Five Must-Watch New TV Shows from Israel in 2020
By Ittay Flescher
2020 has been a year with fewer international visitors to Israel than ever before. For this reason, the stories from Israel told through the arts have become an even more vital tool for those seeking to understand the real Israel, beyond the tourist brochures and foreign news reports.
We’ve compiled a list of five must-watch TV shows that came out in 2020 that will entertain and engage you, while raising your awareness about various contemporary issues facing Israel and Israelis today.
1. Valley of Tears
Imagine watching Saving Private Ryan, but set during the 1973 Yom Kippur War. This ten-part series is based on true events from Emek HaBakha, which was the name given to an area in the Golan Heights after it became the site of a major battle during the war, when Israel was caught off guard on the holiest day of the Jewish calendar and feared total destruction.
After it screened on Israel’s public broadcaster Kan, Valley of Tears (Shaat Neila in Hebrew) prompted an intense public reckoning about the scope of war trauma and the treatment of survivors. Each episode was followed by a panel discussion with former soldiers and their families, processing what they had just seen, sharing their PTSD with the nation.
The series pried open a collective national wound and led to a cathartic outpouring of emotion on the Kan Facebook group devoted to the show, which now has over 47,000 members.
In addition to highlighting the tragedy of what it means to “live by the sword,” the show also tackles the issue of prejudice faced by Morrocon Jews in the early years of the state. Often occupying lower economic strata, Mizrachim faced a great deal of discrimination from the Ashkenazi-dominated Mapai party of Ben Gurion and Golda Meir.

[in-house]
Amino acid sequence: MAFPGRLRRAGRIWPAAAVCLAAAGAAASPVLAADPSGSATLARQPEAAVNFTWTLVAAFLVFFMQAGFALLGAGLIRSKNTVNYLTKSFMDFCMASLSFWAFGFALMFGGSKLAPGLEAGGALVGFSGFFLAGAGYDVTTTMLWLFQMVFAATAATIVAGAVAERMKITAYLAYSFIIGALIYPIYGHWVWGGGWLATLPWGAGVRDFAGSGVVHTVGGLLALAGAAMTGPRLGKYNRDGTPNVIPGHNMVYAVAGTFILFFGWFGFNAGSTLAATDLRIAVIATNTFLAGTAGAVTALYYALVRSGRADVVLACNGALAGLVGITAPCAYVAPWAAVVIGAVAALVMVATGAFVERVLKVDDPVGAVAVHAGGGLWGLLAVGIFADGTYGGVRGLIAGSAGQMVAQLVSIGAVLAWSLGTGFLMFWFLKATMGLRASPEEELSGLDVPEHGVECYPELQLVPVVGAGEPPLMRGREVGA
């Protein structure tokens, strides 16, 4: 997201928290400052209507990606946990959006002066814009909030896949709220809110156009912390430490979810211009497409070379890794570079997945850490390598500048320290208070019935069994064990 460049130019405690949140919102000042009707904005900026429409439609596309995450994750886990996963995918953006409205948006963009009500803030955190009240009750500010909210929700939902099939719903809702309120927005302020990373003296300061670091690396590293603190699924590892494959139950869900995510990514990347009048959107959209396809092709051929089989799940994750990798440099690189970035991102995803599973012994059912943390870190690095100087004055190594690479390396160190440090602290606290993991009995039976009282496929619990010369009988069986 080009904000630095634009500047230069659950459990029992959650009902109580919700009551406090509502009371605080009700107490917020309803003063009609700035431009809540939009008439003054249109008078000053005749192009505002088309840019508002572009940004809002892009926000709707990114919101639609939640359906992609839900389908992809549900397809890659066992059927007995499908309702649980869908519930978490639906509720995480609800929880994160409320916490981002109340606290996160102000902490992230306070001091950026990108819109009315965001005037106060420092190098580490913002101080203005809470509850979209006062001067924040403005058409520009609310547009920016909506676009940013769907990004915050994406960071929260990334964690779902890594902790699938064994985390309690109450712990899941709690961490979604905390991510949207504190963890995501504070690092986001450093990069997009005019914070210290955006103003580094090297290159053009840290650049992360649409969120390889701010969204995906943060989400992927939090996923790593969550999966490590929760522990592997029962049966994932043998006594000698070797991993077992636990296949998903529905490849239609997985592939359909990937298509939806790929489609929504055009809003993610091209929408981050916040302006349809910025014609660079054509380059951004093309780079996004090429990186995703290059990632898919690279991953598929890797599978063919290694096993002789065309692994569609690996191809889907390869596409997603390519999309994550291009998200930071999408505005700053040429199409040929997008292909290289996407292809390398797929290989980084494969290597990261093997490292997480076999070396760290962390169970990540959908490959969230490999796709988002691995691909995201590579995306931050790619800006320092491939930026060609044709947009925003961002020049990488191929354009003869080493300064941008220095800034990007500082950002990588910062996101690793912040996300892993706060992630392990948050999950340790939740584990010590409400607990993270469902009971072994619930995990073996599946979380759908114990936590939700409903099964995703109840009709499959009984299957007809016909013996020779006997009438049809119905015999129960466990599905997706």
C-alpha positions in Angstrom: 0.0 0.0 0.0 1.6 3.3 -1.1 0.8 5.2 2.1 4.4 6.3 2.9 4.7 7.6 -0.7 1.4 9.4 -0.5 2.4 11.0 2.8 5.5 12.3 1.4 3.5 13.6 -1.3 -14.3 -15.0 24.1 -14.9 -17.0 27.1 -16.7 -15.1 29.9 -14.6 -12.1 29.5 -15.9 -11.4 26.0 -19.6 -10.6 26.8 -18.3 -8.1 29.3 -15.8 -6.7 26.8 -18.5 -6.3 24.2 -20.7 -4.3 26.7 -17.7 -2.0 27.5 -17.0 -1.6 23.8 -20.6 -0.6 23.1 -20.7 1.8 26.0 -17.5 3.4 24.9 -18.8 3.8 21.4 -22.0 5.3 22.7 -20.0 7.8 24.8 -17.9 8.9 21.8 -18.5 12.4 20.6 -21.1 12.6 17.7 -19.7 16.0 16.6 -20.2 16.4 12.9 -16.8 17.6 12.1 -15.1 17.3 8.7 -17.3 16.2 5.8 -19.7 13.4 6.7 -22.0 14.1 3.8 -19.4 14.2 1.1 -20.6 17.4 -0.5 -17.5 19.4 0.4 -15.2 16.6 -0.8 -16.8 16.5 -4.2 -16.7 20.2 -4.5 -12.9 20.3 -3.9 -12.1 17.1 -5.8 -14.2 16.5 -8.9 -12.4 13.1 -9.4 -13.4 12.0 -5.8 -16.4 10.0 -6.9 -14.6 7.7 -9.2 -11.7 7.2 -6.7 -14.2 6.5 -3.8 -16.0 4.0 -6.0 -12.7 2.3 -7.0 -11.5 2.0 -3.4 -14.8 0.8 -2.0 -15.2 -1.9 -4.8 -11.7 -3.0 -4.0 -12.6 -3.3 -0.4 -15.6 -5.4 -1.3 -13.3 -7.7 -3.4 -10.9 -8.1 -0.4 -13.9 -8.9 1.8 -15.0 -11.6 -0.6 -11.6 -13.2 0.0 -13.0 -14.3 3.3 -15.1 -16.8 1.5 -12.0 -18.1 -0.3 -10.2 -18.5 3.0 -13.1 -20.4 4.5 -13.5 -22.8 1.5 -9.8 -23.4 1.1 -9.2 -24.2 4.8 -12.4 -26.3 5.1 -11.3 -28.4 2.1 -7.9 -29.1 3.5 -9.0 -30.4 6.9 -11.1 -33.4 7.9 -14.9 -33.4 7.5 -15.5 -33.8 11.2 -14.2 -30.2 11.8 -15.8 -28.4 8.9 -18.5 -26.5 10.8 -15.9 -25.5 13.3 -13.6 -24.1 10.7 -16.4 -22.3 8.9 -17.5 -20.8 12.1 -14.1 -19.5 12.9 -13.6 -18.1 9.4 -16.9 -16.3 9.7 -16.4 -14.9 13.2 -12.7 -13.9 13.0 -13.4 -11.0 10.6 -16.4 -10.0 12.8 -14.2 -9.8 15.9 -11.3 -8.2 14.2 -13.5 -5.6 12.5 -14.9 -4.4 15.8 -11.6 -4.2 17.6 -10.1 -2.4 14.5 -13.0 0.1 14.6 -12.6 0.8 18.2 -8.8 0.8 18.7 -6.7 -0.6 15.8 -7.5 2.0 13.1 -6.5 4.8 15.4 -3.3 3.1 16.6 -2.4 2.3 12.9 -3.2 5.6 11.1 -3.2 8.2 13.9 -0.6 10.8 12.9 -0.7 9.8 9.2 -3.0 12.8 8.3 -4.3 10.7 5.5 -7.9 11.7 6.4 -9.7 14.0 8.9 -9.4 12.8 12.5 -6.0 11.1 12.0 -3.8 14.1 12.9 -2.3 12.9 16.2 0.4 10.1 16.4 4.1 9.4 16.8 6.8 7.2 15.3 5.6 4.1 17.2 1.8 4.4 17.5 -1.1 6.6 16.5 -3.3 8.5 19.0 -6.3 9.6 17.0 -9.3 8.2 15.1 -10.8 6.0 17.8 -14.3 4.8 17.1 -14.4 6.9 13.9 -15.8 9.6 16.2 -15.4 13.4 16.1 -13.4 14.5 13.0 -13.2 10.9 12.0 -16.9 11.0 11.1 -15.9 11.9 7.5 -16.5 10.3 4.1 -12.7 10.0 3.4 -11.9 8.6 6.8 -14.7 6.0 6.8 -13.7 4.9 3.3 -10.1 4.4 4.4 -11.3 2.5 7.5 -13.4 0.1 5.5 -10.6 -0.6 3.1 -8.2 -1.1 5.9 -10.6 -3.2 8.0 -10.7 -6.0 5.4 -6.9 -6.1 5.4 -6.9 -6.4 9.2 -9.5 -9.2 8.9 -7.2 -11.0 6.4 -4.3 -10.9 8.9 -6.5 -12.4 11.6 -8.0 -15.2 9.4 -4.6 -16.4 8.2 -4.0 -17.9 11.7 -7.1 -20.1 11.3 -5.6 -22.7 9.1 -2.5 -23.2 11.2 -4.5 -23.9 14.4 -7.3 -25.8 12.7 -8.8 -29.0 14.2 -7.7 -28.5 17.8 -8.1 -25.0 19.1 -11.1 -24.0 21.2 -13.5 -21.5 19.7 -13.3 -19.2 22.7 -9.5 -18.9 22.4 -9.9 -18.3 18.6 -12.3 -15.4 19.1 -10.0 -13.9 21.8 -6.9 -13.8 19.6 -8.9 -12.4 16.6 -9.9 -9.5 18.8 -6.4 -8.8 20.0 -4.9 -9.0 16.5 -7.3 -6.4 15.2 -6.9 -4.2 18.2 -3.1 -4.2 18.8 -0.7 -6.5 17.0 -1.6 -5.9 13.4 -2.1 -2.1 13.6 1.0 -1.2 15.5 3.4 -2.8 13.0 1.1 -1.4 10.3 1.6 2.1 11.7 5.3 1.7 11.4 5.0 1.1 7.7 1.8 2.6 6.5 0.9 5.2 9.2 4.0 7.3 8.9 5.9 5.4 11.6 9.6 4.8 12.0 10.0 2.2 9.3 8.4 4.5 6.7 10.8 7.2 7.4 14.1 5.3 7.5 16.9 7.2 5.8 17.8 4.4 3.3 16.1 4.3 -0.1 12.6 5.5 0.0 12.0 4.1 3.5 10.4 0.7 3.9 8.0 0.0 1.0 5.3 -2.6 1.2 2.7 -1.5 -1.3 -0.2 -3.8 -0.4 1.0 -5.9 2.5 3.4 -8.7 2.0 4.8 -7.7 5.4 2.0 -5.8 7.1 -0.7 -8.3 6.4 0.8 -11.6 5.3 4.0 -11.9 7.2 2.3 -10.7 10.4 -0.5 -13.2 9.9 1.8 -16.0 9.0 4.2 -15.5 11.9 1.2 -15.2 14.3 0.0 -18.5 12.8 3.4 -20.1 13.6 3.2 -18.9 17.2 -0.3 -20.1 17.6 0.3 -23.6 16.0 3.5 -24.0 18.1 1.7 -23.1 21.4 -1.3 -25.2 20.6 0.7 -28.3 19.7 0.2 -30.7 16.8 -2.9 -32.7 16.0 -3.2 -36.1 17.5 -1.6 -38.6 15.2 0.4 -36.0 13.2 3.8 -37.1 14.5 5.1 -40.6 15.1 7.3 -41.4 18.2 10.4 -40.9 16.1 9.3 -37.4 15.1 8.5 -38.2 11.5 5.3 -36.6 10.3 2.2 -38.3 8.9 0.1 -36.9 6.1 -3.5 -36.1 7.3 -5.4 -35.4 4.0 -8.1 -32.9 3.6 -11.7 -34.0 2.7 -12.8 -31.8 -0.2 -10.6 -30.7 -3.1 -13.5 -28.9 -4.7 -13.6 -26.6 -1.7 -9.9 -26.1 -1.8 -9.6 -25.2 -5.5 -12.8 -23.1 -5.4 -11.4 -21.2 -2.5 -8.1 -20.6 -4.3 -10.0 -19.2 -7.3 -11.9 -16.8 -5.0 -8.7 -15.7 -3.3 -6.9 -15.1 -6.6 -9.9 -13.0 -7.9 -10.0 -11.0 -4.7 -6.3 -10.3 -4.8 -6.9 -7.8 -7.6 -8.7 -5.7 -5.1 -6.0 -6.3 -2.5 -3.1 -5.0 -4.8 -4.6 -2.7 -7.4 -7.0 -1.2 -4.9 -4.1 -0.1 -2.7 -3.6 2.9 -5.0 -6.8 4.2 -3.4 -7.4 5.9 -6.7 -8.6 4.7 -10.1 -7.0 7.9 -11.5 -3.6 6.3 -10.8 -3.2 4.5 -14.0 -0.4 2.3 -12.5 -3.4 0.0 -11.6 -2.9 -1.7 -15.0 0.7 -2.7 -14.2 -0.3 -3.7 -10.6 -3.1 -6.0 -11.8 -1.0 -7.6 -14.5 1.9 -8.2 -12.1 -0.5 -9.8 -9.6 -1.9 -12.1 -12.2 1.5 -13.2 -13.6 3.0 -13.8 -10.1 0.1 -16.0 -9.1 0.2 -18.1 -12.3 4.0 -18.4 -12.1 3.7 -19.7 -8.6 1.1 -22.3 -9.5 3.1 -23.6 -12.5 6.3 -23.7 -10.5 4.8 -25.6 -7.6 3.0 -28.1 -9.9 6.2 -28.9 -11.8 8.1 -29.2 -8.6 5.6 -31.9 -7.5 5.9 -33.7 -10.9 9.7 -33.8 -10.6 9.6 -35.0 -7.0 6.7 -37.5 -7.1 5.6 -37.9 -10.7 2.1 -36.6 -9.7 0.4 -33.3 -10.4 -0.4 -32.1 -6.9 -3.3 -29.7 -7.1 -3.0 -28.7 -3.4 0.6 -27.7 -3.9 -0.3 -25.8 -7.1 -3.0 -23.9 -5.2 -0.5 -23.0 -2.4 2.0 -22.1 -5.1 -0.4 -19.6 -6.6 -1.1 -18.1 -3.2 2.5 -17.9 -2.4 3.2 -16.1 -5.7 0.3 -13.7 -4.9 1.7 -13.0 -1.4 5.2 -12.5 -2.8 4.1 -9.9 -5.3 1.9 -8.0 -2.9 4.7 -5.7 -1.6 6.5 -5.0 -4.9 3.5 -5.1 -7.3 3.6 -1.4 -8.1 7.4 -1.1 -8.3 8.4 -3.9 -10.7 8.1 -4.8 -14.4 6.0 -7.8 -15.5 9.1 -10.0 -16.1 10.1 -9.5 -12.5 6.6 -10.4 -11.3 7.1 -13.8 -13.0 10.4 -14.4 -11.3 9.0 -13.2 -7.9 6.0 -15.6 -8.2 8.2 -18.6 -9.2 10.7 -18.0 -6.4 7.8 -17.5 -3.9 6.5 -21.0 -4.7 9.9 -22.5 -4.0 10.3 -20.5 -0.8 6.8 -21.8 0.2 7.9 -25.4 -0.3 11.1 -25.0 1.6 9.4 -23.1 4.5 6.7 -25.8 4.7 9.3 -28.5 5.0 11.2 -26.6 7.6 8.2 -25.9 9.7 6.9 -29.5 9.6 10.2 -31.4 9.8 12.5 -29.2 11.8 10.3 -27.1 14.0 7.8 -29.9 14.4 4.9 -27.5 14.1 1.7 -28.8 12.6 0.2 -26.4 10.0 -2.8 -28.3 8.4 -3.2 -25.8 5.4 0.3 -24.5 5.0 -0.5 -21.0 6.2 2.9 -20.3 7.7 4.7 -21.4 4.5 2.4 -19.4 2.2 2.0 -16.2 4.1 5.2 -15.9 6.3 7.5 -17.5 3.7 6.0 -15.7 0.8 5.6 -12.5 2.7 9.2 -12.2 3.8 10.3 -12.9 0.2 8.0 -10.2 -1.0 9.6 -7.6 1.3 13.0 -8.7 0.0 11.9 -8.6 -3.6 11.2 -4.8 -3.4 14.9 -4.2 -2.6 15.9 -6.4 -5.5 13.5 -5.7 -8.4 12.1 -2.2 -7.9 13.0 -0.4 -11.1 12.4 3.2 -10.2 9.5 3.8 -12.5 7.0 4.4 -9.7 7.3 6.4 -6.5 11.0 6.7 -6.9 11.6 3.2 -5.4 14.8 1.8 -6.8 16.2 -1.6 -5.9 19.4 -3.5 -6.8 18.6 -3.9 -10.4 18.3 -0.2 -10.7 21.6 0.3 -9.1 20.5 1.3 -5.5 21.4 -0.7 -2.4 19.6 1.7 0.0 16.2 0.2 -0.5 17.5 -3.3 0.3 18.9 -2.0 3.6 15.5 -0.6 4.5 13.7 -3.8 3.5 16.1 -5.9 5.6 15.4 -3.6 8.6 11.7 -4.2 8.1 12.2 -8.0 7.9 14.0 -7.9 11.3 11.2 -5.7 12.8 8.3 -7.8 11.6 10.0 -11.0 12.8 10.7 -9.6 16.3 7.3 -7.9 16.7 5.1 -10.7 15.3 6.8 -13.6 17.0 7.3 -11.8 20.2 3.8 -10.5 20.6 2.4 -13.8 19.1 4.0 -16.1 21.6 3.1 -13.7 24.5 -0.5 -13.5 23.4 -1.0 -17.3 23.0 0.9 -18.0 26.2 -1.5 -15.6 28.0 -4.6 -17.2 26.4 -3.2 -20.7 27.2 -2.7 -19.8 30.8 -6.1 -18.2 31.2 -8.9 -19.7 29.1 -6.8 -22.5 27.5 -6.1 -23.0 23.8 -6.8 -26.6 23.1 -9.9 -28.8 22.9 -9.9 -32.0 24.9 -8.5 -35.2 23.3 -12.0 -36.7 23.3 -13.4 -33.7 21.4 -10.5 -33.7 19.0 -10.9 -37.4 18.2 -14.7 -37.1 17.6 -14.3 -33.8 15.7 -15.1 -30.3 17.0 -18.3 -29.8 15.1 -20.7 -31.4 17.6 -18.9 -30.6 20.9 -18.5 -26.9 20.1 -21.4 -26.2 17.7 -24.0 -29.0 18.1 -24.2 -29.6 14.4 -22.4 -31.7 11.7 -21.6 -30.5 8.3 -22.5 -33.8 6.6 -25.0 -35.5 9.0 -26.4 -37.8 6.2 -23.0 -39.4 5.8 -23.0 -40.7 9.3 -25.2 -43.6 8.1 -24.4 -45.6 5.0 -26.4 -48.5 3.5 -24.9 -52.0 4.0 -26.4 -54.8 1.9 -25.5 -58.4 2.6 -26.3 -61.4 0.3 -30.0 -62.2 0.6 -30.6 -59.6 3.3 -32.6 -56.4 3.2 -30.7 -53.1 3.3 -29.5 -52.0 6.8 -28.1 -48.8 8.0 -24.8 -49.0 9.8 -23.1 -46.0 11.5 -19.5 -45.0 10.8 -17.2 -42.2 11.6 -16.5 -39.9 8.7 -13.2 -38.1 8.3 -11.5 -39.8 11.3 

A trio of major characters in the ensemble are Mizrachim, all of them involved in HaPanterim HaShkhorim, which literally translates to “the Black Panthers” — a very deliberate homage to the Black American faction of the same name. Constantly in tension with the Ashkenazi kibbutznik soldiers in their unit, these Mizrachi characters find themselves caught between their dueling instincts to defend their country and to burn it down.
Sderot peace activist Avi Dabush described the TV series as a “national event.” In a post about the show on Facebook, he shared that it has been years since he cleared his diary to make time to watch a TV show live every Monday night with the rest of the nation. He compared the experience of Israelis who viewed the show together in 2020 to those who watched the Eichmann Trial live in 1961. Like the former event, which brought to the fore untold stories from the Shoah, removing the shame and stigma of being a survivor in Israel for that generation, Dabush felt Valley of Tears was enabling a process of national catharsis about a war that Israel has yet to process fully and come to terms with its legacy.
Watch on HBO Max
When Iranian nuclear scientist Mohsen Fakhrizadeh was assassinated by a mysterious team of 12 people in broad daylight on a highway outside Tehran in December 2020, few Israelis were surprised. During the past decade, at least four other Iranian scientists had been killed in vehicle bombings and shootouts, and several others have been targeted but survived.
Drawing inspiration from this reality, “Tehran” revolves around protagonist Tamar Rabinyan, a Mossad agent played by Niv Sultan. Rabinyan is in Iran for her first mission — to hack into an Iranian nuclear reactor and help facilitate an Israeli Air Force attack on the site. When her mission fails, Tamar is stuck in Iran with intelligence officers on her tail.
But while the spy story of “Tehran” is suspenseful and captivating, it’s the human aspect of the show, the way it explores the identity of Iranian immigrants to Israel and how they struggle to feel a sense of belonging, that is most compelling. Tamar immigrated with her family to Israel as a child, and her Mossad operator is of Persian background as well. The series tries to answer painful questions about Iranian Jews’ lived experiences.
Kan uploaded the series with Farsi subtitles to its website, and it has proven popular among viewers in Iran. Reviews from regime opponents within Iran, however, have proven mixed, with many feeling that the series portrays a too-sympathetic picture of the Iranian regime and its servants.